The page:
Summer reading

Since you’re reading this, you probably have some idea of my
tastes. Recommend me some summer reading. It doesn’t have to be
light or nontechnical or fiction or anything at all — just stuff
that you think I would enjoy. (Even better if you tell me why
you think I would enjoy it!)

13 responses to “Summer reading”

  1. haha Hrmmmm. Actually, I really don’t trust that I have any idea what you would like, but…. House of Leaves by Mark Z. Danielewski. A scary novel about a house that’s growing on the inside but not on the outside, but that doesn’t even begin to describe it. Read the editorial @ Amazon. I haven’t met someone who didn’t enjoy this book. Haven’t met someone who fully understood it either (ooh, I bet that makes you curious =P).

  2. Michel Foucault’s “Society Must be Defended” lecture transcriptions. These are transcribed from tapes made by various attendees during his course at the College de France in 1975-1976.

    “Skeptical Odysseys”, edited by Paul Kurtz. This is a collection of reminscences by various members of CSICOP at its 25th anniversary.

    “The Burden of Office”, by Joseph Tussman. A discussion of the difficulties in being a leader and a powerful argument to the effect that in a democratic society you are one (or at least share similar duties and therefore burdens). This is accomplished entirely through short retellings and discussions about great works in literature with political relevance.

    “Gender Wars”, by Brian Fawcett. Because he deserves your money. The typography is misguided but the text is intelligent. He’s only half a genius.

  3. If you’ve never read Gene Wolfe’s Book of the New Sun, you really should. It’s like reading Joyce or Nabokov, except it’s post-apocalyptic scifi . . . by a trained engineer who gets the science right . . . who thinks Thomas Aquinas really had it right. And it’s not just a cult thing; Wolfe has won all the major genre awards over the years. The four volumes are currently in print in two compilations of two books each.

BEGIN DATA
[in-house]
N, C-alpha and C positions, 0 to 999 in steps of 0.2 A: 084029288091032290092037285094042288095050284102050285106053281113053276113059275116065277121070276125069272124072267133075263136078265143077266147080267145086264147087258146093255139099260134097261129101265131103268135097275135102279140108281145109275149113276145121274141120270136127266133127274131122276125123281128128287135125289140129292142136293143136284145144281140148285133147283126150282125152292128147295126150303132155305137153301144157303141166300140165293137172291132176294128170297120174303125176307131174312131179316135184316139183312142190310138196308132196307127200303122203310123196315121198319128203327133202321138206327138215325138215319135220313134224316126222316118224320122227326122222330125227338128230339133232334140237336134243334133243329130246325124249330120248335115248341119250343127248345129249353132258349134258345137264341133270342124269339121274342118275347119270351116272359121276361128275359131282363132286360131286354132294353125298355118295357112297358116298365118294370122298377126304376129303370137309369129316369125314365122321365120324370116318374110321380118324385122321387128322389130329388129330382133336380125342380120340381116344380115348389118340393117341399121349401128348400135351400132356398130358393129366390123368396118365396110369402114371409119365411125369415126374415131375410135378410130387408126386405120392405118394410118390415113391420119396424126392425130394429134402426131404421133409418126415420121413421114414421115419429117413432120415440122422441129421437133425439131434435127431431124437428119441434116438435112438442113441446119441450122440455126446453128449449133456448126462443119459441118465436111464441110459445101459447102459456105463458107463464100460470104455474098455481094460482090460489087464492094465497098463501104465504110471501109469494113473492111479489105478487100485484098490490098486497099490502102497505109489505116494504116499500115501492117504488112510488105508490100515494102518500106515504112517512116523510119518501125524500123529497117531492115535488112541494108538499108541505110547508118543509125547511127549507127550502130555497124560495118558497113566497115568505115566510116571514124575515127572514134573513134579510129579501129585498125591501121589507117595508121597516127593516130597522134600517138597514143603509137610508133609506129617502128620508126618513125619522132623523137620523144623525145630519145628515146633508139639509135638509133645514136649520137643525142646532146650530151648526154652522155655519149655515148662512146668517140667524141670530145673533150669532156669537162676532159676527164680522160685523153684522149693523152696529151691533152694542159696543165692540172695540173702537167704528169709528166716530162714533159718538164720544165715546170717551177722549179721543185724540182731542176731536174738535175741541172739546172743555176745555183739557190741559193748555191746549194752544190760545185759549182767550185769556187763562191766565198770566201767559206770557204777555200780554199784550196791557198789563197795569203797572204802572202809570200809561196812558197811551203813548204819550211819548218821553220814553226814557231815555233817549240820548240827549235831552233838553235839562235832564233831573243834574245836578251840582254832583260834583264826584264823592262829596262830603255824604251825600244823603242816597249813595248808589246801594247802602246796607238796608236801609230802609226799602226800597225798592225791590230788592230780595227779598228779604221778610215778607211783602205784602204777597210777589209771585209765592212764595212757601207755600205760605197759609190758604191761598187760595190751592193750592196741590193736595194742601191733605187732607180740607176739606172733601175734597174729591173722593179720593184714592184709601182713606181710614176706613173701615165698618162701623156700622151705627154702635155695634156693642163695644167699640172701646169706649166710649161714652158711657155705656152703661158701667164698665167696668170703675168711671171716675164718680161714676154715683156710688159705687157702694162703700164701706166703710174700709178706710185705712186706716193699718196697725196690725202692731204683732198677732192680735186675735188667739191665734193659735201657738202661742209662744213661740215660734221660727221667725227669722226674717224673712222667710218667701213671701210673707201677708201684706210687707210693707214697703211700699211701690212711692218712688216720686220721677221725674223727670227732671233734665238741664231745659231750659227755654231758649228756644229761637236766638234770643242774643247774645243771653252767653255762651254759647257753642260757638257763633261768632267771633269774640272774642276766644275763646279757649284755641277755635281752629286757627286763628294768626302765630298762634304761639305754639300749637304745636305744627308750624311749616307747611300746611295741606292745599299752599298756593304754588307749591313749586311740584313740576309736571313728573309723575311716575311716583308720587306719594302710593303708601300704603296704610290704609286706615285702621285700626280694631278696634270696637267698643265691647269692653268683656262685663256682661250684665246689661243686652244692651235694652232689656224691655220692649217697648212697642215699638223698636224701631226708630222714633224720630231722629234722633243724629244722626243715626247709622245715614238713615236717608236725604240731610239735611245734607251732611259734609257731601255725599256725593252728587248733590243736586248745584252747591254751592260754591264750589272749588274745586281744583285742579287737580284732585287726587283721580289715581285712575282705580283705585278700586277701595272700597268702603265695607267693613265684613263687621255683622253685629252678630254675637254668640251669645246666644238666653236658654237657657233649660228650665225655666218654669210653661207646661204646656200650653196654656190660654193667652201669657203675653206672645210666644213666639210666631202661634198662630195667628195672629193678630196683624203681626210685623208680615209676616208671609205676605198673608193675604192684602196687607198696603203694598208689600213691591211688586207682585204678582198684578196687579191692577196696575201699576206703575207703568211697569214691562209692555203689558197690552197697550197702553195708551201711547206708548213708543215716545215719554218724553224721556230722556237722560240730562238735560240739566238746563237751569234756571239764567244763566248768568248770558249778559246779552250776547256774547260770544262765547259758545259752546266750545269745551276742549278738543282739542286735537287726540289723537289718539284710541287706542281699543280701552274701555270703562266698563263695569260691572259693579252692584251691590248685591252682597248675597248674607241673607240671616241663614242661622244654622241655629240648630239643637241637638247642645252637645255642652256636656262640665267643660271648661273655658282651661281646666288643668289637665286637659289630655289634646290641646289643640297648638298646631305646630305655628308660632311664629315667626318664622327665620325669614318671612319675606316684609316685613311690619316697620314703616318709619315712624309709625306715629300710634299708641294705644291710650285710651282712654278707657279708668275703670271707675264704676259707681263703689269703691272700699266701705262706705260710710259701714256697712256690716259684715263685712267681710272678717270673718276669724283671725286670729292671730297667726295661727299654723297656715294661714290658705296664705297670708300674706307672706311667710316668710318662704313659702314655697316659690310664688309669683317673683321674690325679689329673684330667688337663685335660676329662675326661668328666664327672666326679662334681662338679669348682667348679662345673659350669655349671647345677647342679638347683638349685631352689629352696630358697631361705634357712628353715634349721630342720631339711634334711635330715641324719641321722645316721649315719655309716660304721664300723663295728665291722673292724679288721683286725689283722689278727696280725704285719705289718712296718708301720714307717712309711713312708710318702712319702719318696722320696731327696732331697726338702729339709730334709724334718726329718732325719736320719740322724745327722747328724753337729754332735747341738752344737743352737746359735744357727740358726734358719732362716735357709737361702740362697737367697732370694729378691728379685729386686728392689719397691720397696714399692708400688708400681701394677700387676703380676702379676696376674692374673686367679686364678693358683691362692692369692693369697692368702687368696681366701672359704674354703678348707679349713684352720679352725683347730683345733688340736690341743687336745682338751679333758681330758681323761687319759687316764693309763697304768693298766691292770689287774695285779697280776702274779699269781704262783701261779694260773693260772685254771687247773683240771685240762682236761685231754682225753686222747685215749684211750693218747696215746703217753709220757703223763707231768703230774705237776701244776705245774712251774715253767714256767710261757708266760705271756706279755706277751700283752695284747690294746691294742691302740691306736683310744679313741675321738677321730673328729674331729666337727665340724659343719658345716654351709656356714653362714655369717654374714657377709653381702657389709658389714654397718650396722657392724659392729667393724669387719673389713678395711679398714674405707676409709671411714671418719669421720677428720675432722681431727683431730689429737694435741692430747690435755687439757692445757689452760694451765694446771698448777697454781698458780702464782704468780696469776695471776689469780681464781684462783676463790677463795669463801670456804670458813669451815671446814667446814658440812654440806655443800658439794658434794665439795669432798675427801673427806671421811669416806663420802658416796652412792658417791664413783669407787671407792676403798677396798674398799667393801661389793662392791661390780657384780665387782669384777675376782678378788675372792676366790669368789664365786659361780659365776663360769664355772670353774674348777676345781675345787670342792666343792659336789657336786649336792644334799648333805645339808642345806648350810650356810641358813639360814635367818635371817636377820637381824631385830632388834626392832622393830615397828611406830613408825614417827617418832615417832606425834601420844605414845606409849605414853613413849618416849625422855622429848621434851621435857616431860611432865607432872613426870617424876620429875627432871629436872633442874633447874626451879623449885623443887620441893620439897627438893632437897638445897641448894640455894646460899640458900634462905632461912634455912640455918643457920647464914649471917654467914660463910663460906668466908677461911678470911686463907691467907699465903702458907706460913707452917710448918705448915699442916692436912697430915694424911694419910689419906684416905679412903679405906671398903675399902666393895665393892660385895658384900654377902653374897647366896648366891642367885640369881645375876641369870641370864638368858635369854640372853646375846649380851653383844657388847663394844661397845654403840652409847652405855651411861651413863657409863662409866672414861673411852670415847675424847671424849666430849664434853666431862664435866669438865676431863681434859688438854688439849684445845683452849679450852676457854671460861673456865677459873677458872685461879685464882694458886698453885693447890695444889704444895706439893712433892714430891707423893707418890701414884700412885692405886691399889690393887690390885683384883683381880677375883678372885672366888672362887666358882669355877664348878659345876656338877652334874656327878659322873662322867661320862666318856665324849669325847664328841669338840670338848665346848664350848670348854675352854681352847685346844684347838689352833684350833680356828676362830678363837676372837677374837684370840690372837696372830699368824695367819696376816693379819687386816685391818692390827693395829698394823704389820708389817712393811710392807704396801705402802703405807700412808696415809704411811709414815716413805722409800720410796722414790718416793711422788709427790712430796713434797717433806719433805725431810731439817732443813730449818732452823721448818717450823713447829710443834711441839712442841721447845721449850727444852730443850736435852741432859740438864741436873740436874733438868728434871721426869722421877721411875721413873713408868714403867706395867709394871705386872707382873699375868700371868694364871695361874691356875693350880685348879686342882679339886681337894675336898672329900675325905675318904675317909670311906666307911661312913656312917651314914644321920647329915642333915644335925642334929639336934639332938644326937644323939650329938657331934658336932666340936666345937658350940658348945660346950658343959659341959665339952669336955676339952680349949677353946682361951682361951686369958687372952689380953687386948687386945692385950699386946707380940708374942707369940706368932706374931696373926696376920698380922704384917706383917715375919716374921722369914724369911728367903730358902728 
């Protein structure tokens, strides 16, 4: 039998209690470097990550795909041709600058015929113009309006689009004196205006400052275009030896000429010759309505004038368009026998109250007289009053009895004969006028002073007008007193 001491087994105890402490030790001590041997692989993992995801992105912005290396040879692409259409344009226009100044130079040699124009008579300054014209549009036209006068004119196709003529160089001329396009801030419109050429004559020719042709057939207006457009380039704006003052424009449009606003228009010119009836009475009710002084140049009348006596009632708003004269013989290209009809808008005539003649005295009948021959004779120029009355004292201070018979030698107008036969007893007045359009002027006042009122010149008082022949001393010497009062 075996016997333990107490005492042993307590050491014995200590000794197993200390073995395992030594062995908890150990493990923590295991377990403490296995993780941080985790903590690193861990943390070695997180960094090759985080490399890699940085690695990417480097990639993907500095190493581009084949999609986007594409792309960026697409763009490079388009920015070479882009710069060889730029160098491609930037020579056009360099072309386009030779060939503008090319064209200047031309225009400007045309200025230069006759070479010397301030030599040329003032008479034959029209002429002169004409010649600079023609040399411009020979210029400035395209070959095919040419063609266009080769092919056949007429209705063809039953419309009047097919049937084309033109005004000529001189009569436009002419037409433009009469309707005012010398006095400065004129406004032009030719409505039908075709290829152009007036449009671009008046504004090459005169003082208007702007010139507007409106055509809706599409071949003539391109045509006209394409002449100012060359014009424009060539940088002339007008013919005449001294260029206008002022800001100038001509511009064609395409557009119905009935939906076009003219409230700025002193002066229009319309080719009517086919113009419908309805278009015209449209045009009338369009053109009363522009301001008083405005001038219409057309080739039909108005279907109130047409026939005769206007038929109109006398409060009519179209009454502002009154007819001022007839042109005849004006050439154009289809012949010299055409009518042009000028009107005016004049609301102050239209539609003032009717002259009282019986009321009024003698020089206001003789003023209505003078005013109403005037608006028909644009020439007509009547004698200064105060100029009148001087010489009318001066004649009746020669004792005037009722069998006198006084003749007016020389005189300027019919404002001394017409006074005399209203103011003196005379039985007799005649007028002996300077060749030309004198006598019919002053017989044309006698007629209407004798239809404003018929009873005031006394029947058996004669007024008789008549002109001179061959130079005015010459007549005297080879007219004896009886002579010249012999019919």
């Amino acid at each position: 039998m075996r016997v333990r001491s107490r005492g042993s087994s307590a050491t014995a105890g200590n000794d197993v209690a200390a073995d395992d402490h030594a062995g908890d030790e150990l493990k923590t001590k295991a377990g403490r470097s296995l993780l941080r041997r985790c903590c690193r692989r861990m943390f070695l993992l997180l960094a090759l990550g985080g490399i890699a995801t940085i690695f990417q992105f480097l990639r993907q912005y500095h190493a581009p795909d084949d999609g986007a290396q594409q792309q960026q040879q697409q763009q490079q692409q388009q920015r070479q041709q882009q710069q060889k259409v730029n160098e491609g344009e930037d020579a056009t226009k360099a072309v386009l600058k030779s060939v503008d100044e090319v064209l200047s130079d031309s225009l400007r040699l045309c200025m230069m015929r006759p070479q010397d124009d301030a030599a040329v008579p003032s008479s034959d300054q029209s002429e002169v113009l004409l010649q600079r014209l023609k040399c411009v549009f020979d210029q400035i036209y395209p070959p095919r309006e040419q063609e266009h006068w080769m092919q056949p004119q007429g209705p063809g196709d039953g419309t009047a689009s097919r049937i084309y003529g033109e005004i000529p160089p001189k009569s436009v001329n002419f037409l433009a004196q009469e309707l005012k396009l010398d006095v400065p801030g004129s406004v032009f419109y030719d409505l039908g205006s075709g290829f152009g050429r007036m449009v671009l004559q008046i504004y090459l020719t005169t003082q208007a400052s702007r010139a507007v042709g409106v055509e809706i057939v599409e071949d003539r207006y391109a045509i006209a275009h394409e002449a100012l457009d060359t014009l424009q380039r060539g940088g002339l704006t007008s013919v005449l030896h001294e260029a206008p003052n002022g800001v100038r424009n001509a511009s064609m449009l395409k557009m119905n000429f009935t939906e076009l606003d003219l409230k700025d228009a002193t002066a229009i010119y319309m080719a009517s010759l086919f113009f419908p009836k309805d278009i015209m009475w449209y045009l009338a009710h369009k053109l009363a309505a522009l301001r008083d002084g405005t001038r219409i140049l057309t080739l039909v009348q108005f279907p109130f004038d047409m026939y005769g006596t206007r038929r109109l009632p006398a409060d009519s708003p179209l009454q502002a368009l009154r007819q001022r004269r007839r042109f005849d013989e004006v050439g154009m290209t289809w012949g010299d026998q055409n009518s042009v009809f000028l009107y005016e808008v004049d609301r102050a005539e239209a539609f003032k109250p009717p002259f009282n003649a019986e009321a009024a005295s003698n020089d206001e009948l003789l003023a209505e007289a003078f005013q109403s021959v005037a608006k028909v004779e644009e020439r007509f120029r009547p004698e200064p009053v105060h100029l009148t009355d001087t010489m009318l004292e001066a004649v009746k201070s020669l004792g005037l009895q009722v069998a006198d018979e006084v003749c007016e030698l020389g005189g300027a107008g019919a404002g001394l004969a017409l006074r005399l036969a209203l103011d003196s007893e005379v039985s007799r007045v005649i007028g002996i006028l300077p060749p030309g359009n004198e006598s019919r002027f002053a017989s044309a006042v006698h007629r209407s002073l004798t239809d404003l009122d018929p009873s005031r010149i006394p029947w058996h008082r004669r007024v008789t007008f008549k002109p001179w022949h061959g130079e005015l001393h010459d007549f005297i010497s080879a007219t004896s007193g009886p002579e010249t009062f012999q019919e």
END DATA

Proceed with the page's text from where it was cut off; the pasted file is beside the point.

4. Light-reading might include Dan Brown’s “Digital Fortress” or “The Da Vinci Code” if you have not read them. They are not stunning literary works that people will be dissecting and writing about in 100 years, but they are fun and pretty quick to get through.

  5. Auuuugh! “Digital Fortress” had me closer to bashing a hole in the window of the airplane I was in just so that I could throw the damn thing out out OUT than any book has in a long time.

    Hm. Perhaps that’s severe. Okay, it felt like a book written about smart people by someone who’s studied them extensively. If you can ignore the fact that the author doesn’t understand the technical details he writes down, and if you can gloss over some pretty dumb sentences, then it’s a quick thriller. I’d still recommend Elmore Leonard or Joe Lansdale or somebody like that if you want a fun, engaging mystery/thriller thing. I like light reading, but I think that Dan Brown is below my personal tolerance for ‘light’.

    More light reading: Anything by Christopher Moore (especially “The Lust Lizard of Melancholy Cove”). The oddly absorbing Cod. David Sedaris and Sarah Vowell.